Editor: Will Davis
As I have traveled to various places, spoken to numerous people involved with nuclear science and nuclear energy, and made friendships, I’ve become aware that the majority of us involved in the field have accumulated very special objects and papers that mean something to us, are the point of a humorous anecdote, or have real historical impact. Since every once in a while we do a “crowd sourced” blog post here on ANS Nuclear Cafe, I thought it would be both educational and probably fun to see what I’d get if I put out a request to my colleagues for some stories about such nuclear artifacts. Below are the responses I’ve received from the colleagues, followed by my own submission. As you will see, I was not disappointed.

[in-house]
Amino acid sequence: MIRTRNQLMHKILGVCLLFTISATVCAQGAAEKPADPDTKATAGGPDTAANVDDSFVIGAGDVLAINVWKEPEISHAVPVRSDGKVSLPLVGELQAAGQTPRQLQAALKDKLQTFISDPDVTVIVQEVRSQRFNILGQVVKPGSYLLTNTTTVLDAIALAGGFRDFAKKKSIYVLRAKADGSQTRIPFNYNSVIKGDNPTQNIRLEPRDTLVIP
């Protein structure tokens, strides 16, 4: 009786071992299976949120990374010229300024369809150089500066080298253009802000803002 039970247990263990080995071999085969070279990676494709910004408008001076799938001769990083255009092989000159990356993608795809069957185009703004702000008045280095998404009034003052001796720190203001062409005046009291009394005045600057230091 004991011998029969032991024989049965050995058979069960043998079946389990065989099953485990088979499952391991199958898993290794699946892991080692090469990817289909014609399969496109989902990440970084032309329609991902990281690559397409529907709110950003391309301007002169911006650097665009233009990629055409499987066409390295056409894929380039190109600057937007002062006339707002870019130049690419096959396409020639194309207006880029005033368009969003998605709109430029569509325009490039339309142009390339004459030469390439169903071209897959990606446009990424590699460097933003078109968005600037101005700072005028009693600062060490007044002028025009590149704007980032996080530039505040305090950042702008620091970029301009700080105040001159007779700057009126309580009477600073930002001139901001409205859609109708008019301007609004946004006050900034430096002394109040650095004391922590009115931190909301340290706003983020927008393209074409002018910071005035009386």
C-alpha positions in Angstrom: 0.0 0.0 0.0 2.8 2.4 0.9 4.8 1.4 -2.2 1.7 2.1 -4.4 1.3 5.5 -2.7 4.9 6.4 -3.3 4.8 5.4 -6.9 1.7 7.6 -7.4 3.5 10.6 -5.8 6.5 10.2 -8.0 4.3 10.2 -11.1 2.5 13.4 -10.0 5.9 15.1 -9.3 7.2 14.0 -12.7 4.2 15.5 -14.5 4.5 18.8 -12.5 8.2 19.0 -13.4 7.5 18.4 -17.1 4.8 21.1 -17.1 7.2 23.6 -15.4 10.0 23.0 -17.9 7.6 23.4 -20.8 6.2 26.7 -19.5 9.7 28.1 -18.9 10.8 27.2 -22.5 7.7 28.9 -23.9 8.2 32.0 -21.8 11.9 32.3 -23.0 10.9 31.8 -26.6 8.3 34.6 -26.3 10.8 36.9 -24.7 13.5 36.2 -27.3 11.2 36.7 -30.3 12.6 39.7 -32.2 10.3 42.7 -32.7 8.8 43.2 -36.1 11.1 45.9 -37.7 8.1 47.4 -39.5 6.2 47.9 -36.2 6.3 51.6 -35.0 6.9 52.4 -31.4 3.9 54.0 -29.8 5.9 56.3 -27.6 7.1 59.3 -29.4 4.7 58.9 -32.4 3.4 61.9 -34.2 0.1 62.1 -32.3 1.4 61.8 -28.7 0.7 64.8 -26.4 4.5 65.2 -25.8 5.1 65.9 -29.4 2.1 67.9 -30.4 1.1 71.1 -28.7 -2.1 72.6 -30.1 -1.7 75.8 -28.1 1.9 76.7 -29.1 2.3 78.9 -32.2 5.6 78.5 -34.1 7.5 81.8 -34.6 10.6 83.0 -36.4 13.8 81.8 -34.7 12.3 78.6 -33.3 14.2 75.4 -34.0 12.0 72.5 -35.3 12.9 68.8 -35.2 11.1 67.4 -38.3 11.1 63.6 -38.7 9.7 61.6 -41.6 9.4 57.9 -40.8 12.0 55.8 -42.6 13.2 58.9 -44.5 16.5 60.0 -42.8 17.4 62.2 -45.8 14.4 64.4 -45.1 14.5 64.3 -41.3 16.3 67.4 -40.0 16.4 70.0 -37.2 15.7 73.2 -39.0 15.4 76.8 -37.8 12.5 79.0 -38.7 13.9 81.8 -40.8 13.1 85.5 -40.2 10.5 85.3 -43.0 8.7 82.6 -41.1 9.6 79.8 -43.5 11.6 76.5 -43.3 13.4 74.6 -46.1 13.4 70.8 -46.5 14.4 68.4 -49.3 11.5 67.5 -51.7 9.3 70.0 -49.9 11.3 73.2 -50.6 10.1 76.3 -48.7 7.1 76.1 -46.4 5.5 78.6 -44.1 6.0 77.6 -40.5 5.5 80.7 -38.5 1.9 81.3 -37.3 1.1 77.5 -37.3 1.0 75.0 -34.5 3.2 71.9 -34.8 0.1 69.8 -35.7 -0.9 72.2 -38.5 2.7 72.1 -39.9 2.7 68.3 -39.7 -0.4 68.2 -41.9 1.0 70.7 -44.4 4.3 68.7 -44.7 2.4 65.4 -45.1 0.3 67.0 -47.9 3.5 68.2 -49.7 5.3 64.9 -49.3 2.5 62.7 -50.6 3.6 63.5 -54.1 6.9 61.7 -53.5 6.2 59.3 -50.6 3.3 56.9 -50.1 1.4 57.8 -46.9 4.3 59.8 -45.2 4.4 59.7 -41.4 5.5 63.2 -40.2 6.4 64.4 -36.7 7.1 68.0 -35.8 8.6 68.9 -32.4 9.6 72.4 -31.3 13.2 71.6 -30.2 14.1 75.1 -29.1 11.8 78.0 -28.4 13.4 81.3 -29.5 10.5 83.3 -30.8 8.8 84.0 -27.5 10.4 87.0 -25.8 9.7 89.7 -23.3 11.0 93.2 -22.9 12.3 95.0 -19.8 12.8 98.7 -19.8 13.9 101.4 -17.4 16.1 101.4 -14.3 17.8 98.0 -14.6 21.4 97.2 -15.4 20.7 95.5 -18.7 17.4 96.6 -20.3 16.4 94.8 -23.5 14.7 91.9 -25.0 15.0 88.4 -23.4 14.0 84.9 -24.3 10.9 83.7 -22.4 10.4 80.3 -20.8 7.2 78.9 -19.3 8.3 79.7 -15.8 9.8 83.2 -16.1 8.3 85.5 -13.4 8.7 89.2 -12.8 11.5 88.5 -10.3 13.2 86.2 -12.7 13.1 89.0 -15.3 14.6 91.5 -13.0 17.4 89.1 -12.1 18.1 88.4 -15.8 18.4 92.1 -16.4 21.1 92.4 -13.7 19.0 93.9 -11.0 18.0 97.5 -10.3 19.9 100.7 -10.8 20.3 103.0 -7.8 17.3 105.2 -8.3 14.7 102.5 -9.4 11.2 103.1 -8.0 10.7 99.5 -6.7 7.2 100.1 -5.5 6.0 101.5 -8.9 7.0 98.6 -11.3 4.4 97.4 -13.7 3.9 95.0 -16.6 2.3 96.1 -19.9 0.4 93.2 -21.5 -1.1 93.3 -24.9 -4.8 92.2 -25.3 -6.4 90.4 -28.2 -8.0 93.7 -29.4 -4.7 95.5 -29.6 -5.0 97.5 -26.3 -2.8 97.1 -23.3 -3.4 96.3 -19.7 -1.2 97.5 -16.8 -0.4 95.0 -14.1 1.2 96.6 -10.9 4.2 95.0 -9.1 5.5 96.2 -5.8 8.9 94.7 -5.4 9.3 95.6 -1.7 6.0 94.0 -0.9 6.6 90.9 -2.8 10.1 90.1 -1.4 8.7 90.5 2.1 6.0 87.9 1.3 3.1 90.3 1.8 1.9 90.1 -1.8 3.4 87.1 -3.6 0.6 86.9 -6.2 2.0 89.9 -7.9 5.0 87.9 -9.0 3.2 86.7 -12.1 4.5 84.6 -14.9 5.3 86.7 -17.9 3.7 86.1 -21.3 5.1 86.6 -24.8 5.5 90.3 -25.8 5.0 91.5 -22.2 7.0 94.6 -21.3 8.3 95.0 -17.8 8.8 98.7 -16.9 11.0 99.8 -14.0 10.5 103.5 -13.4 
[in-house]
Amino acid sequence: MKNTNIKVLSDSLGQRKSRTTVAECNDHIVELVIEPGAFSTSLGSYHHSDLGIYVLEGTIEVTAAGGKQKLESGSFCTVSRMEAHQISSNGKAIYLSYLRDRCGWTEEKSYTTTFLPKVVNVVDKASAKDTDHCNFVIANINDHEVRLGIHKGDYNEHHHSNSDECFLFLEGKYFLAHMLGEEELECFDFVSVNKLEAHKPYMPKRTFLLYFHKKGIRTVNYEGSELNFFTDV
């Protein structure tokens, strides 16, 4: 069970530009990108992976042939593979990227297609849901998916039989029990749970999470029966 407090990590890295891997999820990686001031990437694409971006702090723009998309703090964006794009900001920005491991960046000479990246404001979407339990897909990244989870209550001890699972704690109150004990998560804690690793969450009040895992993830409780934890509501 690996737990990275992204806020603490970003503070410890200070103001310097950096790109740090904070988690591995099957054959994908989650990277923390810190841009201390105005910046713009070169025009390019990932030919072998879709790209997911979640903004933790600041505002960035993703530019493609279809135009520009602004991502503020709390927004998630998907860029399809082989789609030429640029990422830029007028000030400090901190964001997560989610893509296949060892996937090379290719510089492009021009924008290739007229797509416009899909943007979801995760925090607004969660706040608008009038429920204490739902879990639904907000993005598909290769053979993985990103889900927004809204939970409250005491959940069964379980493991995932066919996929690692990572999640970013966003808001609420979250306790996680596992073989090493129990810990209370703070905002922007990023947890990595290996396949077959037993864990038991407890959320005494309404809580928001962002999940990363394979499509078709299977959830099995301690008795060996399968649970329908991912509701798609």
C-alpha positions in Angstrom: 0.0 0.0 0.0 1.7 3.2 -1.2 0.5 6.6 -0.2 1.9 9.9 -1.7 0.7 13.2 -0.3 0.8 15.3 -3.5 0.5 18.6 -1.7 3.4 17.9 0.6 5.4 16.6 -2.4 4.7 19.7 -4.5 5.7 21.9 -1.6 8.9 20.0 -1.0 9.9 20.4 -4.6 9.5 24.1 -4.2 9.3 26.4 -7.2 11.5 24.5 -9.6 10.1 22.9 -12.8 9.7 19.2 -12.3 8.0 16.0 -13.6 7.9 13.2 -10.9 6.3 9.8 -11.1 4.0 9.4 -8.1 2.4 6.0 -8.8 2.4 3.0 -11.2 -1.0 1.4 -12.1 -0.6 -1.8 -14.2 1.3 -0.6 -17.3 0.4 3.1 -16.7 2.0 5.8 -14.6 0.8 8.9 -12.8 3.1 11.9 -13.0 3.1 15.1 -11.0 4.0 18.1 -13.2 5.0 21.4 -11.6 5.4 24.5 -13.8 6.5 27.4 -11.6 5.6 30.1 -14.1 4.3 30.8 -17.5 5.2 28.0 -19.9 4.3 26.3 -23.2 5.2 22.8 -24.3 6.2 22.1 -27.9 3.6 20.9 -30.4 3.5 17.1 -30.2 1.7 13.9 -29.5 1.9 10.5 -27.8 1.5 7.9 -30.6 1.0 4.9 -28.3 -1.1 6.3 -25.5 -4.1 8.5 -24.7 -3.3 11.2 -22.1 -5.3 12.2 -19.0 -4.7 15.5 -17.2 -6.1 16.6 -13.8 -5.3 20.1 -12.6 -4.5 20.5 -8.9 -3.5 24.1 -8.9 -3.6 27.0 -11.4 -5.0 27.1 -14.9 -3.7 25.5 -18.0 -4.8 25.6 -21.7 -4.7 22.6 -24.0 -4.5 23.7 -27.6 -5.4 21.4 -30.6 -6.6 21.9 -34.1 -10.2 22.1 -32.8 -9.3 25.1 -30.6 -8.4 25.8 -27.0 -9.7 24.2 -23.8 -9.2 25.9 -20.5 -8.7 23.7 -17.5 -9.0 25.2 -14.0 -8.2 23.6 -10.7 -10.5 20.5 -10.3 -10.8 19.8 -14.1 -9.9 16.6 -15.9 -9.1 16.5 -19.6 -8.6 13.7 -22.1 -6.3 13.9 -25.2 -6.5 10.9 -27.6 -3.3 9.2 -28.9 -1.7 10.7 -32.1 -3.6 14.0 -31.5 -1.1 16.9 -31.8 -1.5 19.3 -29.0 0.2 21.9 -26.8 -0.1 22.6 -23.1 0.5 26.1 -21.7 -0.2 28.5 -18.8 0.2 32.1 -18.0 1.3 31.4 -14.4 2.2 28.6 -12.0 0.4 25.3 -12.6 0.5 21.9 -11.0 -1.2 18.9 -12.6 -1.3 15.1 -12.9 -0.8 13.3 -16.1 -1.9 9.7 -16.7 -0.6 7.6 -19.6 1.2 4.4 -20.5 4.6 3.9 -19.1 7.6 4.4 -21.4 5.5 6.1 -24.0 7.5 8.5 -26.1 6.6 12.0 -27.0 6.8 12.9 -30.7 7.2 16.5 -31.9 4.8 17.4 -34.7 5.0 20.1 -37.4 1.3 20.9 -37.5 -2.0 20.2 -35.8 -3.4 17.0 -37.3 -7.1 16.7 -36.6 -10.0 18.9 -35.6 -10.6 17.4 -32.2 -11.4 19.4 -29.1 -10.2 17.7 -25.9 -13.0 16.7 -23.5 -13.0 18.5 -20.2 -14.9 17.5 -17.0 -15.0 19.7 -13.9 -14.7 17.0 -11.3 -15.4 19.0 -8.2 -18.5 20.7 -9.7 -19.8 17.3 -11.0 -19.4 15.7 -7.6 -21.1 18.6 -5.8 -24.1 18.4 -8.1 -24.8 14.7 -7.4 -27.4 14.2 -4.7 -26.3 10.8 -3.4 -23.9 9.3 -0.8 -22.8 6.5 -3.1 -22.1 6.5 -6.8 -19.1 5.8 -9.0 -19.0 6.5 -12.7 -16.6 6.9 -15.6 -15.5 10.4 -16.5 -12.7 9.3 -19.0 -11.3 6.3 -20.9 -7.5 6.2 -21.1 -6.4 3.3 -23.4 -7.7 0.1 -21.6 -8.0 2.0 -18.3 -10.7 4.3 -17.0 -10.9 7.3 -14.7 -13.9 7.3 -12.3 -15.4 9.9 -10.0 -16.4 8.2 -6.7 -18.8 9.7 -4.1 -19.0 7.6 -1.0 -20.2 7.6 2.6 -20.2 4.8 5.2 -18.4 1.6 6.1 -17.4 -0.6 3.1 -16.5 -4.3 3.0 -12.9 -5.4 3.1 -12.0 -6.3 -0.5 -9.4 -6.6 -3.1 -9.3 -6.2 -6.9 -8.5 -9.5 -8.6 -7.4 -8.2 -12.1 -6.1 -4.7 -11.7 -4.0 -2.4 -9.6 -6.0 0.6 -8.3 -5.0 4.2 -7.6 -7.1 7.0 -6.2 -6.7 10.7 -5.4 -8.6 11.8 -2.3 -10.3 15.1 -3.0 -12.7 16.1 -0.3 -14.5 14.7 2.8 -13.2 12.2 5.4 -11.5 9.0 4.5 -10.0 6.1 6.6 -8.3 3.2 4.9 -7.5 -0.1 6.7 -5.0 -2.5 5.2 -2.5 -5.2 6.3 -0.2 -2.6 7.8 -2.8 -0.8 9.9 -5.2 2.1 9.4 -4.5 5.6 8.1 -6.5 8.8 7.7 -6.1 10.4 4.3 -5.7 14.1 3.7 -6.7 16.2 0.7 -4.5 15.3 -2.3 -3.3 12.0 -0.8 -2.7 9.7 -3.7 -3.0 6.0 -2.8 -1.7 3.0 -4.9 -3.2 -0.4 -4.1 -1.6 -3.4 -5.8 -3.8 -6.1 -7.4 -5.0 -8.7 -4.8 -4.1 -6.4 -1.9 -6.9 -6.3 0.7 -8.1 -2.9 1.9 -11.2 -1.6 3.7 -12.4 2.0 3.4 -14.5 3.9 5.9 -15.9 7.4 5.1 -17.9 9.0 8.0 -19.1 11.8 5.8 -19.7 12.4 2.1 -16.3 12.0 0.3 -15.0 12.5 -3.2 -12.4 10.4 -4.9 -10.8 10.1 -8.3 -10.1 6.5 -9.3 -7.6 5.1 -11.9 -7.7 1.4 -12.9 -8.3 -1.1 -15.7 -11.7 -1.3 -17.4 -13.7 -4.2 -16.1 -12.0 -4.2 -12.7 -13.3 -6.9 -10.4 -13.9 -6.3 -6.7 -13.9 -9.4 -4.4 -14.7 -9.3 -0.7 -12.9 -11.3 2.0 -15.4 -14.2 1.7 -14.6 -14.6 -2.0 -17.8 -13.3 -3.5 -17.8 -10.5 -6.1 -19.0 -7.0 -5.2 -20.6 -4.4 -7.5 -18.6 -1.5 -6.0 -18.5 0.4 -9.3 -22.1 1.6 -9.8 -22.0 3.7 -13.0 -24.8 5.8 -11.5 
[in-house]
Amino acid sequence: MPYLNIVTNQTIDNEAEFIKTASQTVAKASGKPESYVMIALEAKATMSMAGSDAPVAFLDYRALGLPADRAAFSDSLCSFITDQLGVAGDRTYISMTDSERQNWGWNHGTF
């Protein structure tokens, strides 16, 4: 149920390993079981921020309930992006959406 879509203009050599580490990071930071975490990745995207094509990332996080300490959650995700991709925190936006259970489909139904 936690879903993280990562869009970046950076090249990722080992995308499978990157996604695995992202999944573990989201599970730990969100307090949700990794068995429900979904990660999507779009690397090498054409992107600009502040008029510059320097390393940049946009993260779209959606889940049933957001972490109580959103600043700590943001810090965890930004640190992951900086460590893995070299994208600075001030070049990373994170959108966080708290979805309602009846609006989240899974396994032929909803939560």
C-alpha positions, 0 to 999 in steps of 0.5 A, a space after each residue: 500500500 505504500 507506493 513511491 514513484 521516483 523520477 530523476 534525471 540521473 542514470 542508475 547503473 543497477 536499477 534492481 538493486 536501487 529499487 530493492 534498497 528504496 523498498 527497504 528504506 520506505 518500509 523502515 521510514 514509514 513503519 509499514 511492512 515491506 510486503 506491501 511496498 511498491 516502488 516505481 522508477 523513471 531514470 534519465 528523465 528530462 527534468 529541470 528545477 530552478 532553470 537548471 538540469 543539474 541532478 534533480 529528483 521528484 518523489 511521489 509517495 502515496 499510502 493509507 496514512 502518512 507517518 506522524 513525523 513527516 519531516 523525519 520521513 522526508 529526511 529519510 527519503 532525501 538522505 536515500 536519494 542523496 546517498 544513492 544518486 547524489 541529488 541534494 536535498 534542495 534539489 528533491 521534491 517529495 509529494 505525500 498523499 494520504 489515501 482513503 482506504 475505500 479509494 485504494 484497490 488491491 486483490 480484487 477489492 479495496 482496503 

In the summer of 1976, I was 11 years old and on the way back to San Diego from a Disneyland trip. My dad remembered that the San Onofre plant (Units 2 and 3 were then under construction) had a visitor center and he wanted to stop off and see it. While the center was educational and interesting, it was the last piece that made the difference. I was handed a card with a plastic pellet giving the energy equivalent of uranium versus fossil fuels. Living in California, I could not relate to coal or fuel oil, but my eyes grew wide as saucers upon reading that the pellet if real would be worth 157 gallons of gasoline. The mental image of my dad’s old white Volvo speeding along from San Diego to New York City powered by that small pellet was stuck in my head. Of course, pellets cannot power cars, but the image inspired a great respect for nuclear energy that has never left me. I still have that card from San Onofre as a memento of the moment I learned there was a technology that rivaled science fiction.